Treasury should only use a trillion dollar coin as insurance against an outright debt default
It doesn't look like it, but this is the world's scariest chart. It's the Bipartisan Policy Center's analysis of how much money will come in and how much is supposed to go out of the government's coffers on February 15. It sounds achingly boring, and it should be, but it won't if Congress doesn't raise the debt ceiling. Notice incoming revenue won't even cover the interest on our debt on this particular day. There are no words for how bad this would be.
Help us, trillion dollar coin, you're our only hope.
Nobody knows when we'll hit the debt ceiling, or what will happen if we do, but we can make some educated guesses. The Bipartisan Policy Center figures the Treasury's "extraordinary measures" won't be enough to keep us from hitting the debt limit sometime between February 15 and March 1, and from there it's anybody's best guess. Remember, not raising the debt ceiling stops the Treasury from borrowing new money to pay old bills, leaving us to pay what we can with incoming revenue. In other words, it's like an immediate balanced budget amendment ... while playing Russian roulette with the full faith and credit of the United States.
As my colleague Derek Thompson explains, a world without a debt limit increase is a world where the government has to stop paying 40 percent of its bills overnight. Everything from food stamps to defense spending to maybe even Social Security benefits would go unpaid. Now, Congress would presumably relent after a few weeks of this, but if it didn't, the economic damage would be mind-blowing. Here's the depressing math. The government spends about $3.6 trillion a year, which means going past the debt ceiling will suck about $1.4 trillion out of the economy over a year. Yet it gets worse. With the Fed already doing about as much as it will, the multiplier on government spending is almost certainty quite high -- say 1.5 -- so that $1.4 trillion less is more like $2.16 trillion less. To put that in perspective, that's -14.4 percent GDP growth on an annualized basis. Yes, that's a negative sign there. And this probably understates things, since we haven't even tried to account for the negative wealth effect from the inevitable market meltdown.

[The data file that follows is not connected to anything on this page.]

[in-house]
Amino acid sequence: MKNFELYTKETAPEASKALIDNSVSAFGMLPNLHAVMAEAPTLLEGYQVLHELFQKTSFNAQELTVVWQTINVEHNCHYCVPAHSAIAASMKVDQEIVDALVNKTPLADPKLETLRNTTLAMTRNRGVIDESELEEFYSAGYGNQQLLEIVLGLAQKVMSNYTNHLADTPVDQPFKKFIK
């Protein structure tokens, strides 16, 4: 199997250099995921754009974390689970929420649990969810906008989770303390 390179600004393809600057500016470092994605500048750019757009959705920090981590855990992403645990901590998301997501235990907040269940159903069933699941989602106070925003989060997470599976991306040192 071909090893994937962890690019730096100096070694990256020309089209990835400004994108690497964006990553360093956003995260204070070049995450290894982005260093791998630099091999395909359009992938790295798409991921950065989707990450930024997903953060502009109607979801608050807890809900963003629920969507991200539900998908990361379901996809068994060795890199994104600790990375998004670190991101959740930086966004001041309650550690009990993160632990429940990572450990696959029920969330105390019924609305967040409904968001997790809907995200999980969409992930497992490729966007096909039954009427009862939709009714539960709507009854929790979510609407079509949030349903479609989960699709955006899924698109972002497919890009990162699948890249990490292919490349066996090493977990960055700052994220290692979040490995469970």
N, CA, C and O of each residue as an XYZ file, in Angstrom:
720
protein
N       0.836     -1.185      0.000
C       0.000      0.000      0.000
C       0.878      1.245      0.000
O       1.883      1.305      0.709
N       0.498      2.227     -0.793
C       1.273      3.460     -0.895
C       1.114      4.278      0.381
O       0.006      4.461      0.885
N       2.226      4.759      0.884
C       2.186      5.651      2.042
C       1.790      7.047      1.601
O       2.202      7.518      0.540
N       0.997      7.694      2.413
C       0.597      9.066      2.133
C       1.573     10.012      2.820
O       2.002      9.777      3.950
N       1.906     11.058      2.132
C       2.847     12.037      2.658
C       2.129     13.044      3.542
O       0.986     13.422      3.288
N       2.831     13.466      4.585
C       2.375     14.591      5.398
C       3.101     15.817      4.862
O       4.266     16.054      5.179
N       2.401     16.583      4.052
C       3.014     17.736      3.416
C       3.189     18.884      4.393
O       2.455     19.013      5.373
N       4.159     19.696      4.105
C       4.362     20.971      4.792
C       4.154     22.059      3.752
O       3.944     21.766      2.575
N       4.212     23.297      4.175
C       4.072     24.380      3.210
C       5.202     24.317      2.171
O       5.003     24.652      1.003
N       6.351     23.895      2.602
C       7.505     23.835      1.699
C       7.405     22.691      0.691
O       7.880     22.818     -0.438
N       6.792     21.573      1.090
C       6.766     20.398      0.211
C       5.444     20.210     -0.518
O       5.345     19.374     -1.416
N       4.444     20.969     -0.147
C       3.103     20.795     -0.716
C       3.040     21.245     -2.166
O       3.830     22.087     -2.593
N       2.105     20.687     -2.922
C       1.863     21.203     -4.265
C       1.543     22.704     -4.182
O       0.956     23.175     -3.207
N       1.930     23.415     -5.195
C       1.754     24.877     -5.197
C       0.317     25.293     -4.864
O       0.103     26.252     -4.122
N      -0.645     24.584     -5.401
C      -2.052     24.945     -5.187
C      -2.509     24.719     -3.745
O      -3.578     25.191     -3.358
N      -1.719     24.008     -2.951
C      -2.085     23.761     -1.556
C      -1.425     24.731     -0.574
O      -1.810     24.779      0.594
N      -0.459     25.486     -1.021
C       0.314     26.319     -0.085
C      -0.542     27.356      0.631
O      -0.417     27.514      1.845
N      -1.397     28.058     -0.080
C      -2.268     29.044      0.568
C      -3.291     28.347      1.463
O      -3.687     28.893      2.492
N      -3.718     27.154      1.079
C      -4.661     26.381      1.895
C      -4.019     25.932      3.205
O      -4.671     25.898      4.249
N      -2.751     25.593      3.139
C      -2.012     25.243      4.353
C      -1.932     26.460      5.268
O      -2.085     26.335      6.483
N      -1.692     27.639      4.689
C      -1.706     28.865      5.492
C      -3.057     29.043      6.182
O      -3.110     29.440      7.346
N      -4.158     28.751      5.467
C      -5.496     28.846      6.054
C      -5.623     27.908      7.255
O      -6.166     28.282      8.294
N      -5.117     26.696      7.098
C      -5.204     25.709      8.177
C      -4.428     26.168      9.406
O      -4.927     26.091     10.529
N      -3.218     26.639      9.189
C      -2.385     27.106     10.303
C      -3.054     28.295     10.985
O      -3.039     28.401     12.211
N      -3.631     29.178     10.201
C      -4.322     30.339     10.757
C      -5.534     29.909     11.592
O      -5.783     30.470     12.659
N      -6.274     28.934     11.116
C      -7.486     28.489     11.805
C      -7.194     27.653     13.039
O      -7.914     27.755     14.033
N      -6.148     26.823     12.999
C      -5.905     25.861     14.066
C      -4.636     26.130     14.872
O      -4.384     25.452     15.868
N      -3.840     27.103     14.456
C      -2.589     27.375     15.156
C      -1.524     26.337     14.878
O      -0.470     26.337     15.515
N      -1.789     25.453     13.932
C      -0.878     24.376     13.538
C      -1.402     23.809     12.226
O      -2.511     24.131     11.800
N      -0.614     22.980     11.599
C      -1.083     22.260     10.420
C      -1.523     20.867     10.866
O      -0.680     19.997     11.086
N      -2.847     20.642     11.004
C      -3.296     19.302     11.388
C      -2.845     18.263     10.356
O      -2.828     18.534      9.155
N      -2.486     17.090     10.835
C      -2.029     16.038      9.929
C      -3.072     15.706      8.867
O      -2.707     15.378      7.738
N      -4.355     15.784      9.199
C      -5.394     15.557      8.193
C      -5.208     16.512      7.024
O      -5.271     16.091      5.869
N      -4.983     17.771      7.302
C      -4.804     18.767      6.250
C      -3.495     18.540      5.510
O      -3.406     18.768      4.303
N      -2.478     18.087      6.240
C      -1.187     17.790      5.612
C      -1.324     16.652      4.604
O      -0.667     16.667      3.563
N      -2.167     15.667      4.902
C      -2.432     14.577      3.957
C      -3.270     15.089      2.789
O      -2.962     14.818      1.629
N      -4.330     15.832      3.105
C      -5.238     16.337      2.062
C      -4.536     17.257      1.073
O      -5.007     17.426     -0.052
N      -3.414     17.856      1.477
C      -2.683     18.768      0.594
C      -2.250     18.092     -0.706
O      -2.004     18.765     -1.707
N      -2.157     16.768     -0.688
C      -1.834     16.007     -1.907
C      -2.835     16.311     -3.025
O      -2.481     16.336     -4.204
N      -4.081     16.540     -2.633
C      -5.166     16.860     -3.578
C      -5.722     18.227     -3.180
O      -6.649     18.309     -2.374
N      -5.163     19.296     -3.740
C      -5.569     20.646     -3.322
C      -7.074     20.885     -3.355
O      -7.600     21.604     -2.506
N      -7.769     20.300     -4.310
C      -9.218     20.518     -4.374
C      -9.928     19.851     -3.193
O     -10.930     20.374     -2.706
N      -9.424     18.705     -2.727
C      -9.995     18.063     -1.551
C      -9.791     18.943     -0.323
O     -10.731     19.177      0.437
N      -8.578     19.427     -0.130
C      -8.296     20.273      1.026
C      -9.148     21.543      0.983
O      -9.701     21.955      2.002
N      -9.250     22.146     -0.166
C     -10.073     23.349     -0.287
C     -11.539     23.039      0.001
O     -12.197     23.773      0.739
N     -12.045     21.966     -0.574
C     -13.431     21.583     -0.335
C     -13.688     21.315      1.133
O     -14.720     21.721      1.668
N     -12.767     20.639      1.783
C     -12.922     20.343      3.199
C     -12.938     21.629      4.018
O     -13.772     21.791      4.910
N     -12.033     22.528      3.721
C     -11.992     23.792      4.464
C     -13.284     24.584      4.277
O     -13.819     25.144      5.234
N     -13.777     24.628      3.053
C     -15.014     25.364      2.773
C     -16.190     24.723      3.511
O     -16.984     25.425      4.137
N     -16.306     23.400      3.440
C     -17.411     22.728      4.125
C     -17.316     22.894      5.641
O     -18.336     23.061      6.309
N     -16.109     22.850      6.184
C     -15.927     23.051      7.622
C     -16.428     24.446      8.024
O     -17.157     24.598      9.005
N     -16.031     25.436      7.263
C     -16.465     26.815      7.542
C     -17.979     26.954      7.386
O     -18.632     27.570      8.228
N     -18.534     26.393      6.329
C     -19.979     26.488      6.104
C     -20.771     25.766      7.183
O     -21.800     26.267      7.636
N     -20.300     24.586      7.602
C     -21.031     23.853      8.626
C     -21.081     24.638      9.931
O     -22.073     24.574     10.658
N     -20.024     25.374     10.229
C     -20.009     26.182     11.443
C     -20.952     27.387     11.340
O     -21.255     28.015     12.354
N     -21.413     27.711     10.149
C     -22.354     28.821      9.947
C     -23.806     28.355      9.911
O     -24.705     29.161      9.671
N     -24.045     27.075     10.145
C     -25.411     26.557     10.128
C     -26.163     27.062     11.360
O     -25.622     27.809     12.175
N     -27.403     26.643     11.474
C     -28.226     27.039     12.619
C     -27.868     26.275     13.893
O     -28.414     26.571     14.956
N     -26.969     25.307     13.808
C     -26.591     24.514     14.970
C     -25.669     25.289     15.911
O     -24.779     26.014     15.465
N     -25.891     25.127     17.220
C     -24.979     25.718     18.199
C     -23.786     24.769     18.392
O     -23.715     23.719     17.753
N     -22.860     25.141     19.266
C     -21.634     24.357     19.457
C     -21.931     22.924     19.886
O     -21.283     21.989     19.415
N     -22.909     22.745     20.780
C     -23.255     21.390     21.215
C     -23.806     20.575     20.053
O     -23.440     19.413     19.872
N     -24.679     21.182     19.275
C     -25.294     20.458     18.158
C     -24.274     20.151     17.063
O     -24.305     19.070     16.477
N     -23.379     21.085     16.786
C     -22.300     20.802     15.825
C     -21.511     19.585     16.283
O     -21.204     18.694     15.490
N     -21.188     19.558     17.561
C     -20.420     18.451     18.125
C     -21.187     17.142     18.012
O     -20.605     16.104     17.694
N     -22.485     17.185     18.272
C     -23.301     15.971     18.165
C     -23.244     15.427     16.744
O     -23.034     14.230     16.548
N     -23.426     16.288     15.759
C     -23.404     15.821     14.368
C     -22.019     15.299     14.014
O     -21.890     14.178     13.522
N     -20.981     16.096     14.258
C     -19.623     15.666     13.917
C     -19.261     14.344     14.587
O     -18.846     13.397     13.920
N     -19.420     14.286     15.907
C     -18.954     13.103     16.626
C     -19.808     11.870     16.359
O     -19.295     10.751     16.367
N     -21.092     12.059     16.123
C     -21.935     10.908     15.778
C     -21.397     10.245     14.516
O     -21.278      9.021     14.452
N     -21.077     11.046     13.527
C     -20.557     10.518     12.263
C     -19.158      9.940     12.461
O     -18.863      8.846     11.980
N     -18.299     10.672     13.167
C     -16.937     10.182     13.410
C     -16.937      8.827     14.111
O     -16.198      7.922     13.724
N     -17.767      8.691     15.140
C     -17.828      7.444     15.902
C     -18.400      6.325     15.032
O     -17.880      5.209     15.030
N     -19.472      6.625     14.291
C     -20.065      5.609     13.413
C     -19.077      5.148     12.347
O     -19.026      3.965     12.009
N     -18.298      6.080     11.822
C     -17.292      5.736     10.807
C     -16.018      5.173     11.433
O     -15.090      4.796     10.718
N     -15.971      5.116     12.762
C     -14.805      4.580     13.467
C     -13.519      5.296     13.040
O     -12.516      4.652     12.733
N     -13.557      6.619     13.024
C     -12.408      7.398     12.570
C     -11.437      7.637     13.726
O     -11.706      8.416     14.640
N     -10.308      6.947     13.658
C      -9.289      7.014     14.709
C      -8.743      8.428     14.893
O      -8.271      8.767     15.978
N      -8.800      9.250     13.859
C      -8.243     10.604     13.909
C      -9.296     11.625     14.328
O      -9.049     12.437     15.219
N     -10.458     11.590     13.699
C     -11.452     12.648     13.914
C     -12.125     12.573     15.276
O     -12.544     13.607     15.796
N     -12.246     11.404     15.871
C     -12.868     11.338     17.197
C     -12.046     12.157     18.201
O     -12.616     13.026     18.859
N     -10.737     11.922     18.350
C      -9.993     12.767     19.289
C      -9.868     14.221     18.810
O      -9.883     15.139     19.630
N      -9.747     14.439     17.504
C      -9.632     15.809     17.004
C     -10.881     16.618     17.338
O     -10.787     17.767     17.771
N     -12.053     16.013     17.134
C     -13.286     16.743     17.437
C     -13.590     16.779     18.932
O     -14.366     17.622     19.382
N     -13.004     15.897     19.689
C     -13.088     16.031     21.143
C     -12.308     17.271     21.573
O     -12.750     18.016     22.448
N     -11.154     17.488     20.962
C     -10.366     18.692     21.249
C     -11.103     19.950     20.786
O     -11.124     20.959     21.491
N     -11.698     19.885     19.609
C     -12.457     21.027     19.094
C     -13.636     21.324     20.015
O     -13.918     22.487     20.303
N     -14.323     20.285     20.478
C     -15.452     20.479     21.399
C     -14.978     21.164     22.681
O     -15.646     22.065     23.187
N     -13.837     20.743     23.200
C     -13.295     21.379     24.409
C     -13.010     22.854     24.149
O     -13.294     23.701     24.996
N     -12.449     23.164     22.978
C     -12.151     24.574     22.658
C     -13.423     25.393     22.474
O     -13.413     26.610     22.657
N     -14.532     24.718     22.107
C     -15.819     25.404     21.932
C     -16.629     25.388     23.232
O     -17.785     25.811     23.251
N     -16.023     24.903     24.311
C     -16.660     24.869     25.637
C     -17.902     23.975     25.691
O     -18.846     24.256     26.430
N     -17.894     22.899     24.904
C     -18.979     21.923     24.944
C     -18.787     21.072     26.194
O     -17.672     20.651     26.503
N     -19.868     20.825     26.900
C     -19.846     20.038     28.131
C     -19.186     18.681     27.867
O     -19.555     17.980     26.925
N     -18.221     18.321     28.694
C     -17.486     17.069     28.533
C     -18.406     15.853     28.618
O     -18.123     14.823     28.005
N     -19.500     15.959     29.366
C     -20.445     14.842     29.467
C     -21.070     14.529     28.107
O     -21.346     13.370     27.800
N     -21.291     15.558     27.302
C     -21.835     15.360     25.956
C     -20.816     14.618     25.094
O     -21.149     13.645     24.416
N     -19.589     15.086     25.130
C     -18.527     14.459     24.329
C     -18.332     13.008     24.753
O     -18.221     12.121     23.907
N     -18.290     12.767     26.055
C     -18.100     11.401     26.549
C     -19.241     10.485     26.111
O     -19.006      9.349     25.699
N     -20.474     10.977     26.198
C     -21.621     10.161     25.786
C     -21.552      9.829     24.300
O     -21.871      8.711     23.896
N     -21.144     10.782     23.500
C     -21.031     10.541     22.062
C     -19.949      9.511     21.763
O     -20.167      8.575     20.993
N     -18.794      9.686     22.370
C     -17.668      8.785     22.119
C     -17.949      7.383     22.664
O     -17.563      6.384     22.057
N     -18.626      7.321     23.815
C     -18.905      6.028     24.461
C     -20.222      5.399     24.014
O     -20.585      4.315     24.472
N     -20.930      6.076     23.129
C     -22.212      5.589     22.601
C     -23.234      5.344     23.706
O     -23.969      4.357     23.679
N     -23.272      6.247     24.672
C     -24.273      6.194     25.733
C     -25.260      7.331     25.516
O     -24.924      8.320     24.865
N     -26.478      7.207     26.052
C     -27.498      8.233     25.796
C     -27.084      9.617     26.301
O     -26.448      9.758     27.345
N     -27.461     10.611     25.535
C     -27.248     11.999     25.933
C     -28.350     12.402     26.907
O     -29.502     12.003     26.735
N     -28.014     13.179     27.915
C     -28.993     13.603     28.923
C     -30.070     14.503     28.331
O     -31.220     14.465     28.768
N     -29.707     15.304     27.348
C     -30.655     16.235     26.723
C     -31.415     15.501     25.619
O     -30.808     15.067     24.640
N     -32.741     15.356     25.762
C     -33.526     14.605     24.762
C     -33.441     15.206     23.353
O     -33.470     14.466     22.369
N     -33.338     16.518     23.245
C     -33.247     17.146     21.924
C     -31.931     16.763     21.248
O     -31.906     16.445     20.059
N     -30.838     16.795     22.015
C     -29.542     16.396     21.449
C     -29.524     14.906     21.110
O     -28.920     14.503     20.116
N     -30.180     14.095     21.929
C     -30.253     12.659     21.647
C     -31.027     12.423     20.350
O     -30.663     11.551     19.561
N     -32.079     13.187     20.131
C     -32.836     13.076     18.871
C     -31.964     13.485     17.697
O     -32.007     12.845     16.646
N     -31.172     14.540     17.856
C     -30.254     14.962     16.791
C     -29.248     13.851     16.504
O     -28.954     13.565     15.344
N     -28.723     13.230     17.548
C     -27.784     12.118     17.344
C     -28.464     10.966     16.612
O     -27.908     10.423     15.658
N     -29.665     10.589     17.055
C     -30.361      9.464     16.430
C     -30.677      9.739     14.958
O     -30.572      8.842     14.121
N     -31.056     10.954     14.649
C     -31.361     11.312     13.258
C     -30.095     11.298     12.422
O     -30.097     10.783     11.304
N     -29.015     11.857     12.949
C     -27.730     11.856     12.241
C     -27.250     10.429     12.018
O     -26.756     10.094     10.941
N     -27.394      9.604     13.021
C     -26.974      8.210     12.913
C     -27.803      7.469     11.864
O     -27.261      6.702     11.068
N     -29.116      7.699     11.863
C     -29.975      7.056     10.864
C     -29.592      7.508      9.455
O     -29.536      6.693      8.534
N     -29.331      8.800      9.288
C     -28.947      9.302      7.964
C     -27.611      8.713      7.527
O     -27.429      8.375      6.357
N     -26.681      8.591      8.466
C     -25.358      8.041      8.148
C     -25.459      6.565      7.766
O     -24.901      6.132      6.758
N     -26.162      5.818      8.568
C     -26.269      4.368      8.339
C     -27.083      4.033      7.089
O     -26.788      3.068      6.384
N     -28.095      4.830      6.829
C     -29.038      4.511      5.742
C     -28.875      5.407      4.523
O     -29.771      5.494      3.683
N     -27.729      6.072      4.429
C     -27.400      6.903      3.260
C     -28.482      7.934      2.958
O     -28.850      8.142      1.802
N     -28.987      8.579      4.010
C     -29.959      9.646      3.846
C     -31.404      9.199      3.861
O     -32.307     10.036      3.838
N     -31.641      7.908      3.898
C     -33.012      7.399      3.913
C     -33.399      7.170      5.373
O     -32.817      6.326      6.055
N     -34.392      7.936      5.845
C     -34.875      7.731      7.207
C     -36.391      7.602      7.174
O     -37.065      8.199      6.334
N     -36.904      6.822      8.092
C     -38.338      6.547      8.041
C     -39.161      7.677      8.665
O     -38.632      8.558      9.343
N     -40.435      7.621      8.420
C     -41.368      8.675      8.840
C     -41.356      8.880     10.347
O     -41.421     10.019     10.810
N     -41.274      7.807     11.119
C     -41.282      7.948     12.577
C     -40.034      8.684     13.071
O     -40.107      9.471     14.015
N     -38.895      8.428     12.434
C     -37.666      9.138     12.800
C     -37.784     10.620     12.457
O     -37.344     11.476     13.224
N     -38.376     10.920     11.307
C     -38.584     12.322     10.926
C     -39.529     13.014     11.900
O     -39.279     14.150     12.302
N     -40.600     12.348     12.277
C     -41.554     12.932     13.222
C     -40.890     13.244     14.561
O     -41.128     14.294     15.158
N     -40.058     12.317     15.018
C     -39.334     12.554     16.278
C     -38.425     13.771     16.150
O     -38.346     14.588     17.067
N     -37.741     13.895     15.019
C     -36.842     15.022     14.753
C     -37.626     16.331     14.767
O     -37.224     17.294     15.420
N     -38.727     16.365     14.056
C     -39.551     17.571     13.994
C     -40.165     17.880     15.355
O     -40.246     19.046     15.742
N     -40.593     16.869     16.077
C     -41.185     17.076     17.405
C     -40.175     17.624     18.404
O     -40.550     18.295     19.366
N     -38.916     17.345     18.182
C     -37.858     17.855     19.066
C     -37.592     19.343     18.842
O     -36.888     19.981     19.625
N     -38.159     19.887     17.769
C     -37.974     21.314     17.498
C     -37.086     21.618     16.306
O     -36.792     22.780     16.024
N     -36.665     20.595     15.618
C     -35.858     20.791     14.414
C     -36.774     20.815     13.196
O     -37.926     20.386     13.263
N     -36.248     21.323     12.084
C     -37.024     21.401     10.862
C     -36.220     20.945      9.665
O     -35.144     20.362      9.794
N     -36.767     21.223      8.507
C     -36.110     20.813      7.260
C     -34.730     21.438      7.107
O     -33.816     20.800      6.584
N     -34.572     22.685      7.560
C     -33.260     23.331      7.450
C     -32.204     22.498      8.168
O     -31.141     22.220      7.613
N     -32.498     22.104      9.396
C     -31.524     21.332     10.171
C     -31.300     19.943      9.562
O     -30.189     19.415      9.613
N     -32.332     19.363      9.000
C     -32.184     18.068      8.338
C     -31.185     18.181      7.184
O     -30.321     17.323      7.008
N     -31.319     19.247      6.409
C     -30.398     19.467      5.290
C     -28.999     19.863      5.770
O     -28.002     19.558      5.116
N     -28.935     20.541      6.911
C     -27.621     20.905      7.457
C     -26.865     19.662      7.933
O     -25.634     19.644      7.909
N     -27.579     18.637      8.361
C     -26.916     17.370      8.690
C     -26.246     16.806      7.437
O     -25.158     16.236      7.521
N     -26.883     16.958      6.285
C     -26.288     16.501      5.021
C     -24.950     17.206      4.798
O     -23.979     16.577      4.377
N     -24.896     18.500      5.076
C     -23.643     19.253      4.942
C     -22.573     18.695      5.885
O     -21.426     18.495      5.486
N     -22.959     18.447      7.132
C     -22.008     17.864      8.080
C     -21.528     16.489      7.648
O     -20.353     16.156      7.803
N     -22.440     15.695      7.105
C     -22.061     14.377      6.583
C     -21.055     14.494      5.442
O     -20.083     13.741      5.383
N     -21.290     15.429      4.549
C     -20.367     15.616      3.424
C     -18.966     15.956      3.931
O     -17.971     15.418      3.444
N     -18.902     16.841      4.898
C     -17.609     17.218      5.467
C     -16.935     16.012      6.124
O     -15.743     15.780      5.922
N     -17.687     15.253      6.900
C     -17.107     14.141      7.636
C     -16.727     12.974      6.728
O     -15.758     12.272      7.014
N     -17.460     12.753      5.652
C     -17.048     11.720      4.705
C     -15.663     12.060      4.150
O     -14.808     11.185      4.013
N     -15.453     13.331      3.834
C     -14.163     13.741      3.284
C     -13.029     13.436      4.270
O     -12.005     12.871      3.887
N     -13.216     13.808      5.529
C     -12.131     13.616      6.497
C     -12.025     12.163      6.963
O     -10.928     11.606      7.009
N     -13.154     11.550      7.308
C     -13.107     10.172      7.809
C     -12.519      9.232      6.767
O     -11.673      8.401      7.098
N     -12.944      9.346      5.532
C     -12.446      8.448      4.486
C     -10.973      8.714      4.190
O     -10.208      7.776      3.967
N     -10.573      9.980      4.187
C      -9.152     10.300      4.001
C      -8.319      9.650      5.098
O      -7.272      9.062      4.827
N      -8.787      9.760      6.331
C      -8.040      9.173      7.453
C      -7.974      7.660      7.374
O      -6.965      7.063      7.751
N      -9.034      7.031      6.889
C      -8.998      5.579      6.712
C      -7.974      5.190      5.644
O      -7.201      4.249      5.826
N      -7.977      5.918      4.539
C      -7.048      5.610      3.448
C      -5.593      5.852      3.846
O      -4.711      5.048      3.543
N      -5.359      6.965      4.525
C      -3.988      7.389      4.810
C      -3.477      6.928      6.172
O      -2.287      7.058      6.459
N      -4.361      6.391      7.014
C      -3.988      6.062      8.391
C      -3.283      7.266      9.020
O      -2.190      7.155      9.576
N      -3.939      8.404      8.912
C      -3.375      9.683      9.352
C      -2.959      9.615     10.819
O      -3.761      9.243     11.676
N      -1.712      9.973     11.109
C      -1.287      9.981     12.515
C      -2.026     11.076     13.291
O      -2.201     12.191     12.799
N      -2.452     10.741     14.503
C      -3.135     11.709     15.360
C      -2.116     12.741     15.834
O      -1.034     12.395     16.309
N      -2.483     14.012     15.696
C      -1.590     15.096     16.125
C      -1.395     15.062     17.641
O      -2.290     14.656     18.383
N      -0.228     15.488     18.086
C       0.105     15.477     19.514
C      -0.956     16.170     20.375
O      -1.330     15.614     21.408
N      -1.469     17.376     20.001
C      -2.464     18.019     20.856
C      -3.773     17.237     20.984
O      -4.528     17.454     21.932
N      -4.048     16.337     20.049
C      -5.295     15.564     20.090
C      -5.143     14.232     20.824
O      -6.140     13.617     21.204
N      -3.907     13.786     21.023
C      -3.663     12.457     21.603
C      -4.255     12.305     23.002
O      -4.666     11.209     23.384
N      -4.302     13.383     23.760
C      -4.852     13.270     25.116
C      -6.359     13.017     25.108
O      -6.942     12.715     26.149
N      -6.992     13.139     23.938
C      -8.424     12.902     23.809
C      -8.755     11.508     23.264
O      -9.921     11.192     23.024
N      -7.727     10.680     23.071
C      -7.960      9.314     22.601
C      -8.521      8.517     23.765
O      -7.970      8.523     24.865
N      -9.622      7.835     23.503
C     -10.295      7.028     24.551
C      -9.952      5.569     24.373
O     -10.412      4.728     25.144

Ready for the really bad news? Even if the Treasury prioritized payments, it's far from clear it could avoid defaulting on our debt. That sounds impossible since 1) we wouldn't prioritize anything above paying the interest on Treasury bonds, and 2) interest payments are only about 9 percent of revenues, but it's the terrifying truth. Incoming revenues and expenditures are, as Josh Barro of Bloomberg View puts it, "lumpy". Some days not much money comes in and lots of money is supposed to go out on interest payments. As you can see in the chart at the top, February 15 is one such day, with daily inflows expected to fall $21 billion short of meeting interest payments due. Maybe Treasury could try to save up in advance or sell whatever assets it could, but that's a dangerous game -- and a game that gets more dangerous the longer it lasts. The Treasury would have a heck of a time trying to project how much money will come in during a protracted standoff, because the collapsing economy would mean collapsing revenues. At best, it could hunker down and hoard all its cash for interest payments -- and hope a court doesn't rule against such prioritization before the debt ceiling is raised.